The learning objectives are summarized below:
Emphasis in the learning objectives is on the physical interpretation of the results obtained with the mathematical and/or numerical models
- Master a specific subject from a short introduction and literature, and actively working on specific problems on that subject.
- Train yourself in the application of new mathematical and computational techniques for physics.
- Translation of a physical system to a mathematical description or a numerical model.
- Interpretation of the results from the mathematical and numerical models in terms of physics.
- Develop a healthy critical attitude towards written scientific material. Recognize the main thread in a scientific paper.
- Explore new area’s and make a comprehensive explanation for fellow students.
The course consists of three parts; all students take the first part, and then choose between either a mathematical or a numerical track. These tracks consist of two parts, each lasting approximately 2 weeks. There is a possibility to switch between the two tracks halfway (after approx. 6 weeks).|
Each part is introduced via one or more lectures, accompanied by some written material or reference to accessible material. Students work on assignments related to the topic and produce a written report on every part of the course. At the end of the course, students chose a topic to be presented by means of a poster during a seminar. Below we briefly summarize the topics of the various parts of the course.
Part 1 (2.2EC; approximately 4 weeks) deals with phase separations, starting from an analytical description, followed by a numerical treatment.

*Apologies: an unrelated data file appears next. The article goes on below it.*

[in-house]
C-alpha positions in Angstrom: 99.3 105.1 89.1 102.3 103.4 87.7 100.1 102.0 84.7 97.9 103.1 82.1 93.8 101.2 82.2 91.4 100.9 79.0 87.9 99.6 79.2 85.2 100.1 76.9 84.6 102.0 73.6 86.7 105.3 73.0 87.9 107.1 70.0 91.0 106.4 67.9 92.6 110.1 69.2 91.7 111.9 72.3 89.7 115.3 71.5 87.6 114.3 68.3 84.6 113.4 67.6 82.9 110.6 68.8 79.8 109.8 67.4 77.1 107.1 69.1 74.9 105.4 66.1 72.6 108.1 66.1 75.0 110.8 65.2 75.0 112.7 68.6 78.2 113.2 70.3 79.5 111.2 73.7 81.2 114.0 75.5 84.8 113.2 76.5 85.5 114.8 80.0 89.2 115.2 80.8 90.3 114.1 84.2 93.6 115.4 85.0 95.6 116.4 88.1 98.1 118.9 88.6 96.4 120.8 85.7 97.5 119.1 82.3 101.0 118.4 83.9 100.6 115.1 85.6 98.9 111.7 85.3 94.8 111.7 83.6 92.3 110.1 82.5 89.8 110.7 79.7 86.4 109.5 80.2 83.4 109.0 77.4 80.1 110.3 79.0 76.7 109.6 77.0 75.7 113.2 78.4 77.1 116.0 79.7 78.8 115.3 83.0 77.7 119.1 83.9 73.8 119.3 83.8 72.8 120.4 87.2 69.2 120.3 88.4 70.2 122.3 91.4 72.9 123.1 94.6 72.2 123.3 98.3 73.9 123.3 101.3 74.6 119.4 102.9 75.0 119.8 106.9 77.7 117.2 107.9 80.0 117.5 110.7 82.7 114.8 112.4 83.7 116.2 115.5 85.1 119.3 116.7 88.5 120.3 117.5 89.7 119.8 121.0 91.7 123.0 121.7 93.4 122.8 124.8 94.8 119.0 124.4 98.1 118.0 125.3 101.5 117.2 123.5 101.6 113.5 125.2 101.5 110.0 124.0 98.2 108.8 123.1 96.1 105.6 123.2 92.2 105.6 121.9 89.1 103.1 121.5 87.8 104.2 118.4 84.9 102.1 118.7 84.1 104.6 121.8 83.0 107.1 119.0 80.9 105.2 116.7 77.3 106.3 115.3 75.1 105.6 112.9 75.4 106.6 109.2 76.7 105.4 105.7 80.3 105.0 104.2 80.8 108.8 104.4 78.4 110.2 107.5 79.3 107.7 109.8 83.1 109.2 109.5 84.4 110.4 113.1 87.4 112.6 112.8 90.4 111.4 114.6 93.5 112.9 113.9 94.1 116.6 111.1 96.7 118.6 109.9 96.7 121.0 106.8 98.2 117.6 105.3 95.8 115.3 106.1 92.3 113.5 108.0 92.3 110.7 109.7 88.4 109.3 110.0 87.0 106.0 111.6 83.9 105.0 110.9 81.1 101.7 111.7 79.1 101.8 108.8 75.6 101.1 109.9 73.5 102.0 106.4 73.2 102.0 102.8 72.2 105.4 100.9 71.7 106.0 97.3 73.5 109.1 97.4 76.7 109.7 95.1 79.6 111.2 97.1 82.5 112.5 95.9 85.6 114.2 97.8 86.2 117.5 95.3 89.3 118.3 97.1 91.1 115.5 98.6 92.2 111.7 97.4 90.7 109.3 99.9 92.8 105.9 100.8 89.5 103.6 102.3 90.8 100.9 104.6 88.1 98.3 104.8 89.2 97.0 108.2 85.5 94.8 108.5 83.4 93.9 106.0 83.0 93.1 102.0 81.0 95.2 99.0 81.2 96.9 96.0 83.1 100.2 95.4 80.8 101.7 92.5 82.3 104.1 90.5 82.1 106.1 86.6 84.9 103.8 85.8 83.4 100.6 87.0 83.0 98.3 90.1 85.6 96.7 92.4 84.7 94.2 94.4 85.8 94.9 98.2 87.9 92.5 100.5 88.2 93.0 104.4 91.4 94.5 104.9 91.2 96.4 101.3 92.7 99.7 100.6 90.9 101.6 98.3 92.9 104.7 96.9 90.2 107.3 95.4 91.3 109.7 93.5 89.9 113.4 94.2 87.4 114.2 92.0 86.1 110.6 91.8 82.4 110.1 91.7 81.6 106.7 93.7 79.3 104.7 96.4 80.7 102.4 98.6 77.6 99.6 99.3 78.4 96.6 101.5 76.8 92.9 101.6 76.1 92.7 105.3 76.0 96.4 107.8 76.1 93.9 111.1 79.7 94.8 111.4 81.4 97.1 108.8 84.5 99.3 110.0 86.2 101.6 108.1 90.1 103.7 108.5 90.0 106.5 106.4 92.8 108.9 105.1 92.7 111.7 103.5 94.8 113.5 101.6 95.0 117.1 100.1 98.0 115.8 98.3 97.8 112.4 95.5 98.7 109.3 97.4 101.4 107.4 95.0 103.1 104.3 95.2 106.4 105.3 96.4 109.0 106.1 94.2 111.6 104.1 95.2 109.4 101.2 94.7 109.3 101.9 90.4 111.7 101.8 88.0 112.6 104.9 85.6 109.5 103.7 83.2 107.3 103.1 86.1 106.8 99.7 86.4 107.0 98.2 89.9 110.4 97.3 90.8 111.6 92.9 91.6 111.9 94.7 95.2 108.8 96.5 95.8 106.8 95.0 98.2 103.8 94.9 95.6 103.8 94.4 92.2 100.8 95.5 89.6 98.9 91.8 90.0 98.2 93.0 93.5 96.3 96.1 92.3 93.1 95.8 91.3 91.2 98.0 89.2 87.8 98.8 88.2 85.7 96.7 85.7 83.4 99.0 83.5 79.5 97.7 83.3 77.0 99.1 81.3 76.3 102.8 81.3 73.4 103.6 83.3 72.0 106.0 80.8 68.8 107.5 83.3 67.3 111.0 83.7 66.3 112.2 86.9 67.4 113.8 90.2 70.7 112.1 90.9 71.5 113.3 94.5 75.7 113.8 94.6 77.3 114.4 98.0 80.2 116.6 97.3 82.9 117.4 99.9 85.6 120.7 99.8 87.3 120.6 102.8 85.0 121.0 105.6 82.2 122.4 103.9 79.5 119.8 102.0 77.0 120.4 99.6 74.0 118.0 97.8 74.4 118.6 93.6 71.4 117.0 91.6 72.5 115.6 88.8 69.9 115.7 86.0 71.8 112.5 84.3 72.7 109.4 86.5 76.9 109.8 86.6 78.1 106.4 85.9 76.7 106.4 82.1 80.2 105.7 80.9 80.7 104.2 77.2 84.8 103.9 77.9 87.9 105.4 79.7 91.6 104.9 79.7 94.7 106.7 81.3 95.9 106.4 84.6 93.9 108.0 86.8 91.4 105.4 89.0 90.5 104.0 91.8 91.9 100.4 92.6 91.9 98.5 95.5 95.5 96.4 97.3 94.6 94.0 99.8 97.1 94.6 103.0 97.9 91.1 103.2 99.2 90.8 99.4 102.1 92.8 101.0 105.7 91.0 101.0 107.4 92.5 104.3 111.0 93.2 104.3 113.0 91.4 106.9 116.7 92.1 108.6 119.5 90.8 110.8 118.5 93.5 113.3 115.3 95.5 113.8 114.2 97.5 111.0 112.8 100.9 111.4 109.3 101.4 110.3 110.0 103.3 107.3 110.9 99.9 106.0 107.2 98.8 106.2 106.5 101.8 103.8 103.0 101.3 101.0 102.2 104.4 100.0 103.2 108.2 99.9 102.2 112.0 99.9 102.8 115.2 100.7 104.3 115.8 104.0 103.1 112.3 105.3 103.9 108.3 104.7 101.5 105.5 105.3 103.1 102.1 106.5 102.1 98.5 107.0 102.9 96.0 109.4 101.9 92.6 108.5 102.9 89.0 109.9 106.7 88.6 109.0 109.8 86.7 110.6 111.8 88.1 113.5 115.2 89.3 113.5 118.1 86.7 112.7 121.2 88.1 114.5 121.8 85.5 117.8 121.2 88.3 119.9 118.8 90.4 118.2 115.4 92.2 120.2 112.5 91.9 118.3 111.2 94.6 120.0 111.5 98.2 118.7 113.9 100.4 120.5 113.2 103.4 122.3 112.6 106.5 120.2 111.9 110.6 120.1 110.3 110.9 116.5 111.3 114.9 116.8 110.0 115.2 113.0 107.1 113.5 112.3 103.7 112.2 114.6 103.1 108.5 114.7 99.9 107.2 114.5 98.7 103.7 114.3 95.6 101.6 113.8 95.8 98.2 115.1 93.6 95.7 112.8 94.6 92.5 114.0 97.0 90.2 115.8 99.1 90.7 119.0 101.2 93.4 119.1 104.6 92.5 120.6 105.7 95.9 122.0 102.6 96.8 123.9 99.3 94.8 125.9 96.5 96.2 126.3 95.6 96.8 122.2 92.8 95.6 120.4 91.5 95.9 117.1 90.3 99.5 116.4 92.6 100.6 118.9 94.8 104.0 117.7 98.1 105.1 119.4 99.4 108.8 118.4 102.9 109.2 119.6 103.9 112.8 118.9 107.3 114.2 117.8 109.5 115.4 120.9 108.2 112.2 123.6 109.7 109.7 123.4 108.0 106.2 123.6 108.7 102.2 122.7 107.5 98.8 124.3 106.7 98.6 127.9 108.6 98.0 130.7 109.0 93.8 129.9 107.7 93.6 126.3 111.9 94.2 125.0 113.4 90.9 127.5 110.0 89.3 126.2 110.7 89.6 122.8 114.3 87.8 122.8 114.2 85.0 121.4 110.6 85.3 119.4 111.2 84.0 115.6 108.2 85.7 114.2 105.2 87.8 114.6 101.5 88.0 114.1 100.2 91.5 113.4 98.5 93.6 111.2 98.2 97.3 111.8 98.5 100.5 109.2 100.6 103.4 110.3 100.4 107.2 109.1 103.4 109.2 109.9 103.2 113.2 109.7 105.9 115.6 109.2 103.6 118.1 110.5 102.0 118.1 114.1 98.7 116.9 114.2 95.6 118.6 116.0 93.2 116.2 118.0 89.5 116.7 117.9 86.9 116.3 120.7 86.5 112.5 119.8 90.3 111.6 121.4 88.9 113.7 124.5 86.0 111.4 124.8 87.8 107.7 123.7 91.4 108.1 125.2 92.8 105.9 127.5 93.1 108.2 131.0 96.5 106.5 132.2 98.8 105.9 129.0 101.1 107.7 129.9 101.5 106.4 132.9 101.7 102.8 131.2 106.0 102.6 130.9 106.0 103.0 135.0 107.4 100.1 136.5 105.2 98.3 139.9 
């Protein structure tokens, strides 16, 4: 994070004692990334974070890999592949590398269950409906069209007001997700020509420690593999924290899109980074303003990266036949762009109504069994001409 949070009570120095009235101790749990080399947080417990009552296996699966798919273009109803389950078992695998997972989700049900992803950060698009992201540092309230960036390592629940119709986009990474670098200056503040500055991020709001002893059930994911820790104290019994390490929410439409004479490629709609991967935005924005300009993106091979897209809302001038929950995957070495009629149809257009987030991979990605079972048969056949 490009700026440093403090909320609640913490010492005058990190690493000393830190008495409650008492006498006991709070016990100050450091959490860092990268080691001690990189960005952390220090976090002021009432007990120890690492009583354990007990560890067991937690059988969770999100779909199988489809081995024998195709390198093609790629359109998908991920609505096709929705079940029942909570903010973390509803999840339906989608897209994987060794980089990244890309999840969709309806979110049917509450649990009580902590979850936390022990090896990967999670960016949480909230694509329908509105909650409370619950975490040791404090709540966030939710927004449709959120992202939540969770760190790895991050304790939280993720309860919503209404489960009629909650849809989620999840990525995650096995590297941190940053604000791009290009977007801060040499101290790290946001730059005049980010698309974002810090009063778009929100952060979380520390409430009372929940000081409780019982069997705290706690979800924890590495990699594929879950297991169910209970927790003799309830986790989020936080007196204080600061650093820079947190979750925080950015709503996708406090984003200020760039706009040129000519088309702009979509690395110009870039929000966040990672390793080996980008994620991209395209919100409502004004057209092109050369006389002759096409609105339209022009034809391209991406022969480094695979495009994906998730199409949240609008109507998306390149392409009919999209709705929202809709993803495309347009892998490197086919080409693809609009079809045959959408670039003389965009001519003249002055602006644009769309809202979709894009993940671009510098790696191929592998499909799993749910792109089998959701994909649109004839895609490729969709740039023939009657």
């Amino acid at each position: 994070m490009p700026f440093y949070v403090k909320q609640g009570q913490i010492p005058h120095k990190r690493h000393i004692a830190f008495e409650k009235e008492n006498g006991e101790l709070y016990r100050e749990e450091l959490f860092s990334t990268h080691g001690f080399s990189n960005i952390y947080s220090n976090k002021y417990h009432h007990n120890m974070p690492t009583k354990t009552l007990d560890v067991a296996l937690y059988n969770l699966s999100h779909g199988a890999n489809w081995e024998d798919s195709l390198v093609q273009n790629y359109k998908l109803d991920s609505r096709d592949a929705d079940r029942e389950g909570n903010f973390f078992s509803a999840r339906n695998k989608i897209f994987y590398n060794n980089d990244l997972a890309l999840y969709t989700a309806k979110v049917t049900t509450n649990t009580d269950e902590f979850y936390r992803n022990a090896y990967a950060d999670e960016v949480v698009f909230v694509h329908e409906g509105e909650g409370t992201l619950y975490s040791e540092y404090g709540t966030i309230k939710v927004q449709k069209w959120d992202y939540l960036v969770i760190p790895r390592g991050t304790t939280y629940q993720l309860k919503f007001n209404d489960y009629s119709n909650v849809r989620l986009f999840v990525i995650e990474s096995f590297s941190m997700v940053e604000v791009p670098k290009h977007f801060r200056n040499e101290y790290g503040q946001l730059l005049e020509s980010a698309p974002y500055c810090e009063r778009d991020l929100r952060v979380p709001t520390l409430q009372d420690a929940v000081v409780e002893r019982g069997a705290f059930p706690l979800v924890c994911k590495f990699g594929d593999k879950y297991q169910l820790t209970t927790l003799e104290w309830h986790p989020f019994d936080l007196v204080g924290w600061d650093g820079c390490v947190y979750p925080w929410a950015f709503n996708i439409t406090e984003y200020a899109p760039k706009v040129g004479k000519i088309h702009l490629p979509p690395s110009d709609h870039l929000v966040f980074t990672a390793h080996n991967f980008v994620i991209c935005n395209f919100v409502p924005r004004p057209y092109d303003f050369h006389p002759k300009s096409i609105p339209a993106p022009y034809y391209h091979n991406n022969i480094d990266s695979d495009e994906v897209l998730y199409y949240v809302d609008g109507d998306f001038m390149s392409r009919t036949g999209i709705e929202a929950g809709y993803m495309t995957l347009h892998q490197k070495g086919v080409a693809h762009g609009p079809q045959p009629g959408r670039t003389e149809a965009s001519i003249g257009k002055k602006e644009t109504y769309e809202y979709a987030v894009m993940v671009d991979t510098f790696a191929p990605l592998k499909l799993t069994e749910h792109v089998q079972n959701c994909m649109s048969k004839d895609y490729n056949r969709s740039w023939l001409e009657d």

Part 2 (1.1EC; approximately 2 weeks) focuses on physics problems that can be mapped onto solving sets of (non-linear) equations numerically. One selection of problems revolves around solving the Poisson-Boltzmann equation. The numerical methods covered are the classical techniques of LU decomposition, fixed-point iteration, Jacobi and Gauss-Seidel iteration, and over-relaxation. A second set of problems focuses on the self-consistent polarization field and its effect on the transport gap in molecular crystals. Convergence acceleration is vital for solving this problem. For this, a special technique will be introduced, called Pulay iteration. The students will enjoy programming these algorithms and solving the physics problems themselves without much need for black-box routines.
Part 3 (1.1EC; approximately 2 weeks) focuses on physics problems that can be mapped onto (non-linear) eigenvalue equations. One example is the non-linear Schrödinger equation, which can be used to describe polaron particles in condensed matter, or soliton waves in non-linear optics. A second example is the constrained Schrödinger equation that describes the formation of a Cooper pair in a superconductor. A third example comprises the quantum rotations of the water molecule, which has implications for its thermodynamical properties, i.e. ortho-water and para-water. General numerical approaches for solving eigenvalue problems will be discussed and applied, such as (inverse) power iteration, Rayleigh quotient iteration and QR iteration. The students will enjoy programming these algorithms, learn to think inside the boxes, and solve some interesting physics problems.
Part 2 (1.1EC; approximately 2 weeks) focuses on the study of phase transitions. Techniques: Mean field, expansions in temperature, dimensions, degrees of freedom, renormalization group. General techniques: complex analysis, counting (loop expansions, generating functions, Pade)
Part 3 (1.1EC; approximately 2 weeks) focuses on the study of group theory and symmetry in physics. Techniques: determining groups and symmetries, Lagrangians, Euler-Lagrange, variational principles, gauge symmetry, Maxwell and weak/strong interactions, symmetry breaking, Noether’s theorem, Goldstone particles, Higgs particle.
Seminar (0.6EC): A poster will be prepared on one of the topics worked on during the course. During a closing seminar the poster will be presented to all students and teachers.
Three reports must be handed in. At the end there will be a poster presentation.
The final grade will be based on the three reports:
Report 1: 50%
Report 2: 25%
Report 3: 25%